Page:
Lord Sudeley's Eulogy of Sir Roger Scruton.
Any appreciation of Sir Roger Scruton must be undertaken with diffidence owing to the astonishing size of his oeuvre and the extraordinary extent of his versatility. Truly he was a polymath. On gaining a scholarship to Jesus College, Cambridge, he switched from the natural sciences in order to become our foremost Conservative philosopher. Yet, aside from philosophy, his range of intellectual achievement was really wide. A successful student of law which he never practised, Scruton was also a wine critic for the New Statesman, novelist, and author of a charming book on hunting. And in the realm of aesthetics his first book, Art and Imagination, formed the basis of his subsequent criticism of modern architecture and studies of music where he wrote an opera Violet about the harpsichordist Violet Gordeon Woodhouse which was performed at the Guildhall School of Music.
Furthermore, Scruton must be praised for his magnificent courage in the 1980s, when he helped to establish underground networks in the Communist countries of Eastern Europe for knowledge-starved students defying the secret police. Before being arrested and expelled Scruton himself taught philosophy in Prague, where Havel, later first President of the Czech Republic, became his student. After the fall of Communism, Havel showed ample sympathy for the dispossessed Czech aristocracy, about which I learnt much when I used to stay in the Czech Republic with Vladimir Reisky. After the Soviet invasion of Czechoslovakia in 1968, Reisky, proud descendant of Poland's last and best king Stanislav Poniatowski, emigrated to become a Professor of Political Science in the University of Virginia and a friend of Kissinger; and after the disintegration of Communism he was able to persuade President Havel to restore to him not just his modest Baroque castle of Vilemov but also his family's forestry to support it. If Reisky was of the petite noblesse, his recovery of Vilemov became the fore-runner for the restoration of the properties of various greater members of the Czech aristocracy. It was a miracle. At the same time under Havel's Presidency Scruton was able to establish a consultancy firm needed to make contact between Havel's newly formed government and western businesses.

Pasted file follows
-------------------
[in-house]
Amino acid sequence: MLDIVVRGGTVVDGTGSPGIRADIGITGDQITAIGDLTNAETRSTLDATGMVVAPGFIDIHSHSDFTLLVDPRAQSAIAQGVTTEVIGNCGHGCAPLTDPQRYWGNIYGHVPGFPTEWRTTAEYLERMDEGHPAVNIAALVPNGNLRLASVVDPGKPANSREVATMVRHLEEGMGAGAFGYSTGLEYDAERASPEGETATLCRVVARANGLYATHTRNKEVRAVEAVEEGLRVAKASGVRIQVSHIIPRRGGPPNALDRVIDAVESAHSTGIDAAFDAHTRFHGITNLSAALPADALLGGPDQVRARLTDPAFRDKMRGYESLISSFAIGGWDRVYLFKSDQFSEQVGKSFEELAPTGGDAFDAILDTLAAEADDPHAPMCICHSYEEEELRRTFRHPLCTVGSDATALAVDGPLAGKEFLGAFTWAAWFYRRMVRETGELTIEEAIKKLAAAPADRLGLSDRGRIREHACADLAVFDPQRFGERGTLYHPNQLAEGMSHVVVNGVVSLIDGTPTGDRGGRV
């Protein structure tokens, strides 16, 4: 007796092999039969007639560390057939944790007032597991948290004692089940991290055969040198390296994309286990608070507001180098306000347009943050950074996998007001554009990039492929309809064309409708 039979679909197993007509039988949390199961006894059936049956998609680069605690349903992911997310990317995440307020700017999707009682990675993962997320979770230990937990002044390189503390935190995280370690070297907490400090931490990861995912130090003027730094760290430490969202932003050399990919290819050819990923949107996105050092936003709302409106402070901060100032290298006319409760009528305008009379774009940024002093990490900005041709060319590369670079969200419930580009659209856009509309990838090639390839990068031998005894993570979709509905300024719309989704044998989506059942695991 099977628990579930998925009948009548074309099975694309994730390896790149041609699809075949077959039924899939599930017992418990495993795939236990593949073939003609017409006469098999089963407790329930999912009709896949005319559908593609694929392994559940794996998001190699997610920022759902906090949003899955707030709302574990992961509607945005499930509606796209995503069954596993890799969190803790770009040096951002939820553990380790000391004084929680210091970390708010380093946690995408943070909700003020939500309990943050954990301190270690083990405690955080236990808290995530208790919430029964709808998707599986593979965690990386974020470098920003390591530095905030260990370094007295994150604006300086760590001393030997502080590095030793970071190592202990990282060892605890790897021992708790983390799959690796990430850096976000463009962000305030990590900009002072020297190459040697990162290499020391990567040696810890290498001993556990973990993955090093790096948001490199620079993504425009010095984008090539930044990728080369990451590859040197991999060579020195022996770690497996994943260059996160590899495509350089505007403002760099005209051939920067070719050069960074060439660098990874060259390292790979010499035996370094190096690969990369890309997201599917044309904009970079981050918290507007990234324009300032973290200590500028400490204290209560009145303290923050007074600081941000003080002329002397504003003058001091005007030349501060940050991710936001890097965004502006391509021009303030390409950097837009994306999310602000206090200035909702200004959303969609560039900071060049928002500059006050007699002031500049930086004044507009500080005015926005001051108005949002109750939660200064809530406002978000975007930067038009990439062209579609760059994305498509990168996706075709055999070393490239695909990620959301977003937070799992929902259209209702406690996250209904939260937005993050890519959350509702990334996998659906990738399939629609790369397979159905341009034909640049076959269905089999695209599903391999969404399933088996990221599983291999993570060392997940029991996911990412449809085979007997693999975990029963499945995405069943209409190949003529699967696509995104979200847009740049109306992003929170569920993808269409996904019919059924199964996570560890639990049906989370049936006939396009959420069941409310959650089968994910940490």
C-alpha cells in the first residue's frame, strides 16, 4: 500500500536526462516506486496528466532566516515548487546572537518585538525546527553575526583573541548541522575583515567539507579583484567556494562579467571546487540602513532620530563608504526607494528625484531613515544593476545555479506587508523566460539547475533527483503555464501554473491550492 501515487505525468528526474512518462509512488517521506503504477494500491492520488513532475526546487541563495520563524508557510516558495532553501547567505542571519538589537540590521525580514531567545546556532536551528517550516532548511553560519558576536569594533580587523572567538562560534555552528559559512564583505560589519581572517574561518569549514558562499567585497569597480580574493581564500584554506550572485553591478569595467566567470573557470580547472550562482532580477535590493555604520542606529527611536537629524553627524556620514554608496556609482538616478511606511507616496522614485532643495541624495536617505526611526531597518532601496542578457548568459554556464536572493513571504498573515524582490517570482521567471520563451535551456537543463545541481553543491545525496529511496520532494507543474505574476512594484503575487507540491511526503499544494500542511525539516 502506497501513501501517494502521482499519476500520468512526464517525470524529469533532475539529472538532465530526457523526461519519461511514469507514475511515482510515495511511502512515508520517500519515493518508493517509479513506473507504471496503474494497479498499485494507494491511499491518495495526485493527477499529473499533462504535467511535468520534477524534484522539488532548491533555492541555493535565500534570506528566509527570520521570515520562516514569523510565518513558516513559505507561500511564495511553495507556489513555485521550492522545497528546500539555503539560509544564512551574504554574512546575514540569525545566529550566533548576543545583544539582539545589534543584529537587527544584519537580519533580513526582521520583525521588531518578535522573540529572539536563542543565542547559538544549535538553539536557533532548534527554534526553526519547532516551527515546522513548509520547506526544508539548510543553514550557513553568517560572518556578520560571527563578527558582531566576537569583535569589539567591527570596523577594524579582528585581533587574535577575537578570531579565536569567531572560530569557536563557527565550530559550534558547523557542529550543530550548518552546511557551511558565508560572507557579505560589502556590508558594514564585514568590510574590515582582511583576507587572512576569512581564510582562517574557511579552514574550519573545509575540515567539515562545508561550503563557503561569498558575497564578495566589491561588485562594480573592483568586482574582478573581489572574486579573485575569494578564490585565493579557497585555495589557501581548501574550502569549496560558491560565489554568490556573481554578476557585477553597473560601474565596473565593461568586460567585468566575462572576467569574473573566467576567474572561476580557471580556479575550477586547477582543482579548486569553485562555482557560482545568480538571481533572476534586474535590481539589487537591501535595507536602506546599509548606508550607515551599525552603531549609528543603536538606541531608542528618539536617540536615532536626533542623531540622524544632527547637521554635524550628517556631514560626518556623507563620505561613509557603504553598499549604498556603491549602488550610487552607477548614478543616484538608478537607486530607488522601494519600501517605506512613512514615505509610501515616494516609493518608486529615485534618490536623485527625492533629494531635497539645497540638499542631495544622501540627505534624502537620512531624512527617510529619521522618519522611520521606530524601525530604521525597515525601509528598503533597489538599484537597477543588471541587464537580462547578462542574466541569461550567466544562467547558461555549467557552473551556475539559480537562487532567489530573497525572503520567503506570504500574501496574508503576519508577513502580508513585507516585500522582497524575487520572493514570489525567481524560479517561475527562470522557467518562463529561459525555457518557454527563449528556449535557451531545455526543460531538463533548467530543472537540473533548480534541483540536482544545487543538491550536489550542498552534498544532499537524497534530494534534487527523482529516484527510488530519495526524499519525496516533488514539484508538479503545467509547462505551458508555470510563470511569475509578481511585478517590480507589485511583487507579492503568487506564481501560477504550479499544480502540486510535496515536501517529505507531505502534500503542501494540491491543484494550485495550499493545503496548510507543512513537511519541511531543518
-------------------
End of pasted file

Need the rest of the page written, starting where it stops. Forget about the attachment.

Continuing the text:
How did Scruton become a Conservative? Strangely, I believe there was first of all his father Jack Scruton, who may have been a primary school teacher and trade unionist and a hater of the upper classes, yet in his own way was deeply conservative in his love for the English countryside. Many obituaries tell of how Scruton was converted to Conservatism in 1968 by witnessing the student riots in France. Less spoken of was the influence upon him of Peterhouse, Cambridge, delightfully caricatured by Tom Sharpe in his novel Porterhouse Blues, and where Scruton was a Research Fellow from 1969-71. When Hugh Trevor-Roper, Lord Dacre of Glanton, was elected to become Master of Peterhouse, one of the Fellows, the mediaeval economic historian E.M.Postan, said what silly old fools the other Fellows were, in believing they had secured a sound Tory to find they had landed themselves with an eighteenth century Whig. Dacre one day complained to me that if ever he was to understand the College to which he had been elected Master and yet of which he did not really approve, it would be to say that the recovery of high Tory roots had to be a different matter to the inheritance of them. A previous Master, Herbert Butterfield, was indeed born of the humblest Methodist origins in Yorkshire; yet his book The Whig Interpretation of History explains so well everything which is wrong with that interpretation. Amongst the later Fellows of Peterhouse under Butterfield's spell Scruton was chiefly influenced by Maurice Cowling; and Monsignor Gilbey's conversion to Catholicism of the architectural historian David Watkin gave to Watkin the assurance of roots which he so badly needed. Thereafter Watkin used always to march vigorously in the right direction.